Williamsville, NY - Possible U.S. military action in Syria has many wondering on this Labor Day weekend whether gas prices will jump.
Friday, we went to the experts to find out how what's happening overseas could impact your family's budget.
"What it's going to do is just cause, obviously, a lot of uncertainty, and the stock market does not like uncertainty," says financial advisor Michael Curatolo with Georgetown Capital.
Curatolo has this stock advice for September, a traditionally a weak month for the markets.
"If you're fully invested, maybe now is the time to back off. If you've been conservative this whole time, and you've been moderately invested in the stock market, this isn't anything to be concerned about," he says. "The Syria issue is a big thing to be worried about if it progresses. If it is just a little blip, on a one week issue, you know, then, the world just keeps marching on. As long as oil prices don't skyrocket, then we're in good shape."
Curatolo thinks gas prices will go down if the conflict is over quickly.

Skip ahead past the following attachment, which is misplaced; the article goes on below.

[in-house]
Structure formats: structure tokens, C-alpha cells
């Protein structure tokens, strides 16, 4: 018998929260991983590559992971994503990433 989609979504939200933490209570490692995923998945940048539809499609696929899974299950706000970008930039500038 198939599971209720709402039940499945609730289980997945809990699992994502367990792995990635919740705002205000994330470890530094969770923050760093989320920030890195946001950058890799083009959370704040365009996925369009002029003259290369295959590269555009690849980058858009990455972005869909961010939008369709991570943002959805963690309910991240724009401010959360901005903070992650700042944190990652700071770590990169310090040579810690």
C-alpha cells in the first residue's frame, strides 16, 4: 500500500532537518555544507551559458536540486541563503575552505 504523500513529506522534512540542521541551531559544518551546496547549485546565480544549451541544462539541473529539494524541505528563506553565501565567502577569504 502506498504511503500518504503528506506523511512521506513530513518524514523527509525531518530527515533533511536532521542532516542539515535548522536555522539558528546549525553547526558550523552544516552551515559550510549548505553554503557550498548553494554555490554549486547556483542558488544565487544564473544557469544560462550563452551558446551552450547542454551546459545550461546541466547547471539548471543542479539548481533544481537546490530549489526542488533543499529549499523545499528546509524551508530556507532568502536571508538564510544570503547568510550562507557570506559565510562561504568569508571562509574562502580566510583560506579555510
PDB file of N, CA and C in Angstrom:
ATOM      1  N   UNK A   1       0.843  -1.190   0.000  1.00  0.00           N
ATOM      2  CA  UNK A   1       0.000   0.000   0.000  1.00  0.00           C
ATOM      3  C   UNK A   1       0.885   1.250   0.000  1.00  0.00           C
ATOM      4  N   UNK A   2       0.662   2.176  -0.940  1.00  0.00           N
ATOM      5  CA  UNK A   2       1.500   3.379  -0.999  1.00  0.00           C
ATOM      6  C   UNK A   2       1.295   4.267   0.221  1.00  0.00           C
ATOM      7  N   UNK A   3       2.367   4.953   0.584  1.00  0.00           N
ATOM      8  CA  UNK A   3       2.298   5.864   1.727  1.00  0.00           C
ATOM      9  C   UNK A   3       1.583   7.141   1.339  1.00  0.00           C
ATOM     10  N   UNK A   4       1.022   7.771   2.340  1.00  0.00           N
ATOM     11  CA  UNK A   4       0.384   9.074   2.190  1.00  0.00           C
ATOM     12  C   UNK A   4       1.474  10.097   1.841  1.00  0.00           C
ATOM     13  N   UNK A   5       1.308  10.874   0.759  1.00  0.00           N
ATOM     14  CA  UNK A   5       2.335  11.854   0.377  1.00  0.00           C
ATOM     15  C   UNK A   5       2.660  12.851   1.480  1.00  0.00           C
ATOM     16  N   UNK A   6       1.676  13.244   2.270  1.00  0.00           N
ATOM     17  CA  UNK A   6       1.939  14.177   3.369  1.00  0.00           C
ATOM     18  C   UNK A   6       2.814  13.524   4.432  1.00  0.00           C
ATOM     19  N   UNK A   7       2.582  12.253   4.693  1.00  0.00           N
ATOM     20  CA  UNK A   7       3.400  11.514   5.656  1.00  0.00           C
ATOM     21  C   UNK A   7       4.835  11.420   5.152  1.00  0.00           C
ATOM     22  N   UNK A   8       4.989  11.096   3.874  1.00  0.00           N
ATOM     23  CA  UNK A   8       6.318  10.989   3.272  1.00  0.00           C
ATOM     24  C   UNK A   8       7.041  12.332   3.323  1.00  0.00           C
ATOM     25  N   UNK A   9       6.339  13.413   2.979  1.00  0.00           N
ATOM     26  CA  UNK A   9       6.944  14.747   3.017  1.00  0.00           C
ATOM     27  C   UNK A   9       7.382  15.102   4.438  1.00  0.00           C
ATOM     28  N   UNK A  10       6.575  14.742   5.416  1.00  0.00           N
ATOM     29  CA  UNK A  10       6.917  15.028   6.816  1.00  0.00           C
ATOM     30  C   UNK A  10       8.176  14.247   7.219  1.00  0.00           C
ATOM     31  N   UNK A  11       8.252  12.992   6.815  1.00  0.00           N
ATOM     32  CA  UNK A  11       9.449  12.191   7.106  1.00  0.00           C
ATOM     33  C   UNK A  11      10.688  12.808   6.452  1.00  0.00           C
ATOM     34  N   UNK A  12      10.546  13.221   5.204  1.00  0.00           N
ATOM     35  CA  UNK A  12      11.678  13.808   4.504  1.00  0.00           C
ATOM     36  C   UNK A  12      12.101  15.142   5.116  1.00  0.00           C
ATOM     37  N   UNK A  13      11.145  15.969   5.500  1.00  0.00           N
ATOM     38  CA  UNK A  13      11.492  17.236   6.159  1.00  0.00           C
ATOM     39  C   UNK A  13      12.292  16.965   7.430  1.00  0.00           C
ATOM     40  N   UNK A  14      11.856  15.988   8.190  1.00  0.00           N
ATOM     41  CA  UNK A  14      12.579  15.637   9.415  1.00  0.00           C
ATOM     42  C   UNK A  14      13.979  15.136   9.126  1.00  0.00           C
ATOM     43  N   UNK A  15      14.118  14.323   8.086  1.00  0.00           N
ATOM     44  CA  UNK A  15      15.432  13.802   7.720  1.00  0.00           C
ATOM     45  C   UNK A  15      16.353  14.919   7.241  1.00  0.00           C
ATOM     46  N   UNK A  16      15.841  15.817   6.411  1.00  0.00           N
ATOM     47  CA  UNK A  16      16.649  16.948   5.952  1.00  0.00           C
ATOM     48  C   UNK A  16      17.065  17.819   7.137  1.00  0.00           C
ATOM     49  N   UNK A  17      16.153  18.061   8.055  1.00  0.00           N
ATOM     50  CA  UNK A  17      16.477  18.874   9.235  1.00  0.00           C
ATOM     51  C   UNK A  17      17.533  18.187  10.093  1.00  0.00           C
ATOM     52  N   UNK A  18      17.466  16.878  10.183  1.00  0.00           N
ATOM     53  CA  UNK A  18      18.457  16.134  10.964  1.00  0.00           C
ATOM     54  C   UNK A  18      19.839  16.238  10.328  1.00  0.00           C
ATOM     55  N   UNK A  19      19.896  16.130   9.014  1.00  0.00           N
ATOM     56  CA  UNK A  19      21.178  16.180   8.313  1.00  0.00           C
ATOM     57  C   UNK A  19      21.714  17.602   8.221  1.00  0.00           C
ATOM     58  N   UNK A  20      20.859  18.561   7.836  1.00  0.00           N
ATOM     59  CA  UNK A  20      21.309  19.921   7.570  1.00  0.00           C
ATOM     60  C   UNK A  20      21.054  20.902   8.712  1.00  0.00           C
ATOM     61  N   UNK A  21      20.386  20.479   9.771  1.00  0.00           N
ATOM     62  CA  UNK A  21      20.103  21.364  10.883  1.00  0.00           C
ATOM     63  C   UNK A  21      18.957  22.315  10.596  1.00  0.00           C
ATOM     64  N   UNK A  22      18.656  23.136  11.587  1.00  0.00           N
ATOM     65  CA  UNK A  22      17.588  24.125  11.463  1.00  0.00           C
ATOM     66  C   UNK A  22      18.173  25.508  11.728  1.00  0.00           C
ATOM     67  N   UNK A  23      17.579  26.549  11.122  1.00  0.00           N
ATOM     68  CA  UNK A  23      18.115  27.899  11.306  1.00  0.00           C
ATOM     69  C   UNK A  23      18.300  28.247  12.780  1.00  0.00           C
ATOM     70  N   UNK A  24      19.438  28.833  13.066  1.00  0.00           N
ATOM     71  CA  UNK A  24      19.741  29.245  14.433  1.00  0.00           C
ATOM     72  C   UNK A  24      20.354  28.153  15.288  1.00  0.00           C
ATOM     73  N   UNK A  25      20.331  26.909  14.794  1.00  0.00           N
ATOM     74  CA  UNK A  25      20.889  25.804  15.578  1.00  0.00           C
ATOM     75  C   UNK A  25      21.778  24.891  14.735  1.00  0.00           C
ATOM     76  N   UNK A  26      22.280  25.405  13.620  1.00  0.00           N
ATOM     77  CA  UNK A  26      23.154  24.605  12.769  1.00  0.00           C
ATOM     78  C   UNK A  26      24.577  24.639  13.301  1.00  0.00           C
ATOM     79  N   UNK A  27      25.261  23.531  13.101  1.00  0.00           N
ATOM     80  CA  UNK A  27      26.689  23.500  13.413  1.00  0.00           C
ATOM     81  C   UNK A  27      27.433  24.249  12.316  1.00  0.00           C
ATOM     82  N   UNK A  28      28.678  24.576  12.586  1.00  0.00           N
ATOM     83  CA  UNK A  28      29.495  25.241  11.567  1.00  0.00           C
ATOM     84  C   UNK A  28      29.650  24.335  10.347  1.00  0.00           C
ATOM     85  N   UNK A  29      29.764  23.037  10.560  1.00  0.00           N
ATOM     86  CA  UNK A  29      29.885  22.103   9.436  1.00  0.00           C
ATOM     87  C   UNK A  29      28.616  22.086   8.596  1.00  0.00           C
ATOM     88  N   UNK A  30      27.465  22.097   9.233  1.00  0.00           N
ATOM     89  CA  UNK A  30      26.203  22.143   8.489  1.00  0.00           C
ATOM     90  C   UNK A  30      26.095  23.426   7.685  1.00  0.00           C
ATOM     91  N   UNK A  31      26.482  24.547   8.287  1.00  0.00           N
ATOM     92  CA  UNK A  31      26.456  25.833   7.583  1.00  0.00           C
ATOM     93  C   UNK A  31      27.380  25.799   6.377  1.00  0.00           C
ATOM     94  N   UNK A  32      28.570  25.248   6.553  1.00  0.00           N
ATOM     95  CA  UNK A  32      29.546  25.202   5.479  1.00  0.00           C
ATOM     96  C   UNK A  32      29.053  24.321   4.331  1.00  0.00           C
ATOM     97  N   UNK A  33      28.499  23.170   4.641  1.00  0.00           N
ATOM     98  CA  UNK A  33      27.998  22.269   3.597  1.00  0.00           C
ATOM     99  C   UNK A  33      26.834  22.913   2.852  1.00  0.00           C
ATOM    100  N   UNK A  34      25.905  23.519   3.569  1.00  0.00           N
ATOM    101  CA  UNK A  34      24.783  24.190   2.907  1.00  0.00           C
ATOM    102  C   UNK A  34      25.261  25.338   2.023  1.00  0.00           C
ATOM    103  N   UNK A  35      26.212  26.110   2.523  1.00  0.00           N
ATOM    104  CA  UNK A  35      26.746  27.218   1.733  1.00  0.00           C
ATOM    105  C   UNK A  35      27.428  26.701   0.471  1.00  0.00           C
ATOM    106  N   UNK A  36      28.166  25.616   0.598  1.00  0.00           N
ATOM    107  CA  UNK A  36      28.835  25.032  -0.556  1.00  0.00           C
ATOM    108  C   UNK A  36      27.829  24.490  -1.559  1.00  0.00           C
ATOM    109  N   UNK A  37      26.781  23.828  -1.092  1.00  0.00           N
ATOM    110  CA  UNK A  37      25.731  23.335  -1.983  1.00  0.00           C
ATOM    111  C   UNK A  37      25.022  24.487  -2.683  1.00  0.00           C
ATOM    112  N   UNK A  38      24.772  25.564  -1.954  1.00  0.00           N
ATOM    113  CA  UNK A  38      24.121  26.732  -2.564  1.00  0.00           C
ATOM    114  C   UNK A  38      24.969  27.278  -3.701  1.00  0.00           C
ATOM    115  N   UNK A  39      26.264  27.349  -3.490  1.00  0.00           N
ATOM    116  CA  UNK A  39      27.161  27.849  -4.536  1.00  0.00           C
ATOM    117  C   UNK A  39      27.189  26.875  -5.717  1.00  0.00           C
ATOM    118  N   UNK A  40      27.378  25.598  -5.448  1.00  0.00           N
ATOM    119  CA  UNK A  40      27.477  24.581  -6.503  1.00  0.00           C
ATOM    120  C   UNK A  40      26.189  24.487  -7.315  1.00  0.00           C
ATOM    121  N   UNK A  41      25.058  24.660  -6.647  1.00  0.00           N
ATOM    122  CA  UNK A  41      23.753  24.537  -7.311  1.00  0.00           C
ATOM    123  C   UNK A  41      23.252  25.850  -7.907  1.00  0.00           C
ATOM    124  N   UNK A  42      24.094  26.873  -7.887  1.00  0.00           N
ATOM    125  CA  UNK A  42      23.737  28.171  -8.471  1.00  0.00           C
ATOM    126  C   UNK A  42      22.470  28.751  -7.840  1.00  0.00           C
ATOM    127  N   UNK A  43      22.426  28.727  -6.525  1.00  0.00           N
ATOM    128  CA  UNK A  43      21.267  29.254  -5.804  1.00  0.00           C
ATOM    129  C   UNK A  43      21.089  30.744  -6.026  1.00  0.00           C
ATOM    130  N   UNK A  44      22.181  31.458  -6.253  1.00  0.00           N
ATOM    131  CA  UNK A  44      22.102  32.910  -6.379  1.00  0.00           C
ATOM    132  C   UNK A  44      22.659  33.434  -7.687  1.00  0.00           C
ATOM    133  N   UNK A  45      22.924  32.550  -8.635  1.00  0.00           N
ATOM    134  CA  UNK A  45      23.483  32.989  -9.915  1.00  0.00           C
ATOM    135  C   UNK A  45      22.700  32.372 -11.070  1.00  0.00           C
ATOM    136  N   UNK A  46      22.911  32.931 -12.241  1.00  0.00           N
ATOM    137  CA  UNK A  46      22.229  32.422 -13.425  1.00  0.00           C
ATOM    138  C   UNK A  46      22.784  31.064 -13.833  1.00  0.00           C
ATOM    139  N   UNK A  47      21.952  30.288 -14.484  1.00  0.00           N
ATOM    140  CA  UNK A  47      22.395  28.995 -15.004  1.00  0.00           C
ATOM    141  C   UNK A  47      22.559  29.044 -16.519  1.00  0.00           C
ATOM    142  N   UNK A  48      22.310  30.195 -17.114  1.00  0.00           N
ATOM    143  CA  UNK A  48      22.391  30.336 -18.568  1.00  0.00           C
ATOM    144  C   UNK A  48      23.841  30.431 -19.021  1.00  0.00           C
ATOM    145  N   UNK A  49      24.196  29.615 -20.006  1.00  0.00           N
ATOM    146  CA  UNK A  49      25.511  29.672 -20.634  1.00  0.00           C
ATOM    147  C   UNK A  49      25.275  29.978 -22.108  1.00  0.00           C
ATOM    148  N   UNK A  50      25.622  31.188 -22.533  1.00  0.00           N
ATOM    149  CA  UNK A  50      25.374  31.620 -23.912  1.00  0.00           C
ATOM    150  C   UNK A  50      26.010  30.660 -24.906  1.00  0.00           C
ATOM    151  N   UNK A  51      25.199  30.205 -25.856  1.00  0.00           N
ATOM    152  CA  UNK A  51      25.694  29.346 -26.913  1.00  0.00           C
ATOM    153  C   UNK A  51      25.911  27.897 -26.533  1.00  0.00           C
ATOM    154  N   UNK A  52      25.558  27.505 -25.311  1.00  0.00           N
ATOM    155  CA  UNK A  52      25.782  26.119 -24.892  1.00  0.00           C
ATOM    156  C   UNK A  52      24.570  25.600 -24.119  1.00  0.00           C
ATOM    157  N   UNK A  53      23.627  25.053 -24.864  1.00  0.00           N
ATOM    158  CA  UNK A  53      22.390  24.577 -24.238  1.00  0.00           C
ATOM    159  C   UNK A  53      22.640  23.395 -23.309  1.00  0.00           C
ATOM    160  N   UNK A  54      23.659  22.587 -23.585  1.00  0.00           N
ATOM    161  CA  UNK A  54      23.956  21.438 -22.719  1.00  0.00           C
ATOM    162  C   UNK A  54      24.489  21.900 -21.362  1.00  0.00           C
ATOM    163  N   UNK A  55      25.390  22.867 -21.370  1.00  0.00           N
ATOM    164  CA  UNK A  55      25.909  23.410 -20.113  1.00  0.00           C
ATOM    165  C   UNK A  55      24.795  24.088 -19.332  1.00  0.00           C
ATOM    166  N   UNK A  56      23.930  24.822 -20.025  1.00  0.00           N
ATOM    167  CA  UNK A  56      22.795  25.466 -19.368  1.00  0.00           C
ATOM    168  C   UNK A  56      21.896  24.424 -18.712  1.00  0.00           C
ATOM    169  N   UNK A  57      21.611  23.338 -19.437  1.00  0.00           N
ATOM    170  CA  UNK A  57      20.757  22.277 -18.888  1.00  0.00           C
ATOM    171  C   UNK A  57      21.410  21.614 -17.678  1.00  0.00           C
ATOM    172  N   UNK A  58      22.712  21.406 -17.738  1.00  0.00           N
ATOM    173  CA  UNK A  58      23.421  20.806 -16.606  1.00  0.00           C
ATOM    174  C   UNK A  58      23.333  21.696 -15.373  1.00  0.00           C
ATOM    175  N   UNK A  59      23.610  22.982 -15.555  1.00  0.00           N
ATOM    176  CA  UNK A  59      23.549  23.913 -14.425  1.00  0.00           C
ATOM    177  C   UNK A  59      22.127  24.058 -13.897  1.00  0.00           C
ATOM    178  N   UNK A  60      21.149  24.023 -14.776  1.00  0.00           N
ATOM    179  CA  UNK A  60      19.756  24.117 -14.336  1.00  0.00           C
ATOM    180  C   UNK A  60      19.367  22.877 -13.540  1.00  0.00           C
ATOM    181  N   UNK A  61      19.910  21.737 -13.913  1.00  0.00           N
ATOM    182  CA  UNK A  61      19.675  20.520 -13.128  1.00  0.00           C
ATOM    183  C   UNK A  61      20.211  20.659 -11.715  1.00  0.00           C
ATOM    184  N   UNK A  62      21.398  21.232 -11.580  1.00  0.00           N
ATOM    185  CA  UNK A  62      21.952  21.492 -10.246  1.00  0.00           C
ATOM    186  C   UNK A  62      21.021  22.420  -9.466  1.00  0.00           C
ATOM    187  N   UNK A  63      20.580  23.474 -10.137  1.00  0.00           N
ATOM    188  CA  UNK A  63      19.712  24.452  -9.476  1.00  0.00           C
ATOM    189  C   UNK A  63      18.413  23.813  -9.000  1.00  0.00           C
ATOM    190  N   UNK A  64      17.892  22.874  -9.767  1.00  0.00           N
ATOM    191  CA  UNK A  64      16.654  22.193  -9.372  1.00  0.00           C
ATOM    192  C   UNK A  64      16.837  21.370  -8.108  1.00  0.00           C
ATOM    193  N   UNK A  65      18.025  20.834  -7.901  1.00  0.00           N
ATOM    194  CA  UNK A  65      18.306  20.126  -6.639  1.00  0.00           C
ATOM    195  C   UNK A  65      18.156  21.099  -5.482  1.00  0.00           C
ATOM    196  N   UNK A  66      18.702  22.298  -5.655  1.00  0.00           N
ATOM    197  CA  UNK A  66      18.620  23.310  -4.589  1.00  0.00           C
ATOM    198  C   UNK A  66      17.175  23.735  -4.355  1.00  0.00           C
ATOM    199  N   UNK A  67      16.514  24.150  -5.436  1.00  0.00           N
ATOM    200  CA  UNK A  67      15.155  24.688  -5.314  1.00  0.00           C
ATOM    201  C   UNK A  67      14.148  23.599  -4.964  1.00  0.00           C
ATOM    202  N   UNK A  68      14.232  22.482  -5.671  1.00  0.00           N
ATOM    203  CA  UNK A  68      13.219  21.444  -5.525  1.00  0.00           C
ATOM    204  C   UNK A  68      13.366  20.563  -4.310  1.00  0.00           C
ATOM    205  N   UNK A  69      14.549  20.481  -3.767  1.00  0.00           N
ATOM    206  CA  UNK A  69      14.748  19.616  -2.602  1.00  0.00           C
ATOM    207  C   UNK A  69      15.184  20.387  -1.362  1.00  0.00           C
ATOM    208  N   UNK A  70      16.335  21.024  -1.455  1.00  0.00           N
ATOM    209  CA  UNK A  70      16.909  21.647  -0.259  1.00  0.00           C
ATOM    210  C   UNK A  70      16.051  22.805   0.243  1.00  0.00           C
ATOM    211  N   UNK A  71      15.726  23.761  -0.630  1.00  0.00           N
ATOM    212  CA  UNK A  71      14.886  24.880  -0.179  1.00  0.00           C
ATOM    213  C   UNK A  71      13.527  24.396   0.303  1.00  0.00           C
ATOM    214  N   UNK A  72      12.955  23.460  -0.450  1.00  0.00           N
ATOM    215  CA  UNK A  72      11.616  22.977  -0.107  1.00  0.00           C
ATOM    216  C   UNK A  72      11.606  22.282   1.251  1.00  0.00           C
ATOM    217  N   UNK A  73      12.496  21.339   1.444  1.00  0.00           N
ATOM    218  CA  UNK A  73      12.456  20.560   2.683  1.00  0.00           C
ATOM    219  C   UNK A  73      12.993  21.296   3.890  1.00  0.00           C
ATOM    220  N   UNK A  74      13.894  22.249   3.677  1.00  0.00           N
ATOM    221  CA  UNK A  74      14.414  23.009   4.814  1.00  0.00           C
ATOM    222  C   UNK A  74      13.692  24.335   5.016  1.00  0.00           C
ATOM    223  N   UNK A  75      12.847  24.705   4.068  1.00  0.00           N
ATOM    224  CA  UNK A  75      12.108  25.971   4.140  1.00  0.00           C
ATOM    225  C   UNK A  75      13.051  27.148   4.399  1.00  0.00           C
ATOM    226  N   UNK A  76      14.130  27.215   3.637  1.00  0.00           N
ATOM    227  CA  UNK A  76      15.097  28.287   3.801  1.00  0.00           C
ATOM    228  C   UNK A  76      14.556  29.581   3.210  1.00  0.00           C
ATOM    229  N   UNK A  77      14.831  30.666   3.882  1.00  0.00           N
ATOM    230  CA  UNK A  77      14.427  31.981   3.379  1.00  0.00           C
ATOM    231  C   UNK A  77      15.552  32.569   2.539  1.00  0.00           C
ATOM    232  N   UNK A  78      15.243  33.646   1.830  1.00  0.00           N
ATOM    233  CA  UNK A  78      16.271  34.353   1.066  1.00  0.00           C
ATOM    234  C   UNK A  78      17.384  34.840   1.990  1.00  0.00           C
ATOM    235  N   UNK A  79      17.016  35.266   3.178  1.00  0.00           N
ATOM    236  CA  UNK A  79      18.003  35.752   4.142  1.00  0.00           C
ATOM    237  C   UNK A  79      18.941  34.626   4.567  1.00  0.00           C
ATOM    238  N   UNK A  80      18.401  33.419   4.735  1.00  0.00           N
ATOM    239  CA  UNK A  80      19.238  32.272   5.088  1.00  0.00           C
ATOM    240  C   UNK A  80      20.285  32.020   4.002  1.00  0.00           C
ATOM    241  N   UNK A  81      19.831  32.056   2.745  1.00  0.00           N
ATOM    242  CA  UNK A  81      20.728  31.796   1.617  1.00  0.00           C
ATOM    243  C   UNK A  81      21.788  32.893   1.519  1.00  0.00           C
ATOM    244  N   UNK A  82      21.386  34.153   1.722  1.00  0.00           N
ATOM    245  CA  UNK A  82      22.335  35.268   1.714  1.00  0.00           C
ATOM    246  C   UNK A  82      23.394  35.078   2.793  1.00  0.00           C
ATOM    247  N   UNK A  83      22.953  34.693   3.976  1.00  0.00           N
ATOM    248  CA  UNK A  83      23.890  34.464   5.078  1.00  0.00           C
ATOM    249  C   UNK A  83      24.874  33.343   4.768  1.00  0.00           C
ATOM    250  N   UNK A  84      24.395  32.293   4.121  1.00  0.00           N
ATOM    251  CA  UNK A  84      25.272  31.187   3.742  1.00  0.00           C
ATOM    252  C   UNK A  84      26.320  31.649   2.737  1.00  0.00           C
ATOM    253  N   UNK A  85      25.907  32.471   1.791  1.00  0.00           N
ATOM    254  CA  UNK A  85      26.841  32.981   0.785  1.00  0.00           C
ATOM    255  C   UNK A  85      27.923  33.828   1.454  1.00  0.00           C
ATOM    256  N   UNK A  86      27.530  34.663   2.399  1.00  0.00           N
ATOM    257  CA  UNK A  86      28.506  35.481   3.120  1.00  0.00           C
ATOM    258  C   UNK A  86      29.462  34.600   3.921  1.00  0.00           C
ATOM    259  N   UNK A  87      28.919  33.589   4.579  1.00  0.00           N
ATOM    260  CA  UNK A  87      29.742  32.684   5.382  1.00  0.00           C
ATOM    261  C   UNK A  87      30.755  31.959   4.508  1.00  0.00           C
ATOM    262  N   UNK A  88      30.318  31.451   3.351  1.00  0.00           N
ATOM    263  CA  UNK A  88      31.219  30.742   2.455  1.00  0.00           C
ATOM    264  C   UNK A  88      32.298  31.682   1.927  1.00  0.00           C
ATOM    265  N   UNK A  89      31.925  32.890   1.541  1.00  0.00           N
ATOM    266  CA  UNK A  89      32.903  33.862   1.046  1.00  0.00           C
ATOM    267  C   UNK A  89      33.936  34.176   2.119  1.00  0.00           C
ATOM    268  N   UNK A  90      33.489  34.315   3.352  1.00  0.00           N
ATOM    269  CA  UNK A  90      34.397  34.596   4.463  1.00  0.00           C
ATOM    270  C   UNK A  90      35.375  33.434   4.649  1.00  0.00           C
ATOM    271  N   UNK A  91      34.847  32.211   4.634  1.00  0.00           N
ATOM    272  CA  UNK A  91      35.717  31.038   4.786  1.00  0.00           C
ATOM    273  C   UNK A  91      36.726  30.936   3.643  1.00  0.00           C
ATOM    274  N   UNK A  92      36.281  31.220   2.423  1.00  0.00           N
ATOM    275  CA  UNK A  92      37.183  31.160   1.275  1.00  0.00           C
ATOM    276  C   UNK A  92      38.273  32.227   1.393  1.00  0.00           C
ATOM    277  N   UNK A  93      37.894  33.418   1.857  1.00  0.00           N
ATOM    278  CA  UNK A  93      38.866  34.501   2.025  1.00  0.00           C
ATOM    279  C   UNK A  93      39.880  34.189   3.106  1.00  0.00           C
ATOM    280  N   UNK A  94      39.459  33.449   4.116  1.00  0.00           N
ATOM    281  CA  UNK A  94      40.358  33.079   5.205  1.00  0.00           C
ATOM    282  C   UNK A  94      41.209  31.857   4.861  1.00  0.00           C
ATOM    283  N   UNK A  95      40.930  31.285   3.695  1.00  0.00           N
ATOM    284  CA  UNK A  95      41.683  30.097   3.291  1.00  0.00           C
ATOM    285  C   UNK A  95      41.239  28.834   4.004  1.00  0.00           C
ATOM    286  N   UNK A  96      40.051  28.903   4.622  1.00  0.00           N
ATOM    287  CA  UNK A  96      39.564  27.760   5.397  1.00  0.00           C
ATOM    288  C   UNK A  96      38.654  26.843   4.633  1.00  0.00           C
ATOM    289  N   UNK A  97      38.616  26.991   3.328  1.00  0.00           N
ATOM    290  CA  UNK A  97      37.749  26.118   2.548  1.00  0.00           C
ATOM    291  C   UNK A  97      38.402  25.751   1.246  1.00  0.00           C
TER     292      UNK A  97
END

Oil hit a two-year high Wednesday pushing the average price of gas in the U.S. up two cents Friday to $3.59 a gallon.
Gregg Laskoski, with the website gasbuddy .com, says if the situation in Syria were to accelerate, that would typically translate into a 25 cent a gallon increase at the pump.
"If we were having this discussion in March or April, I think you would see a great deal more volatility in crude oil market and in retail gasoline, but because we're talking about this at Labor Day weekend when we're basically at the end of the summer driving that bodes well for consumers because once we get Labor Day behind us, consumer demand drops significantly," says Laskoski.
Laskoski also points to the benefits of increased domestic oil production since 2011 and more production from Canada and Mexico.
And, Curatolo says overall there are more pressing financial issues to be worried about.
"What's going on in Syria is one thing, what's going on with rising interest rates and the problems in Washington with the debt ceiling, that's the real thing you need to be looking at," he says.
The United States will hit its borrowing limit in mid-October. If Congress fails to raise the debt limit, the nation could potentially default on its debt which the Treasury Secretary said this week would have disastrous consequences.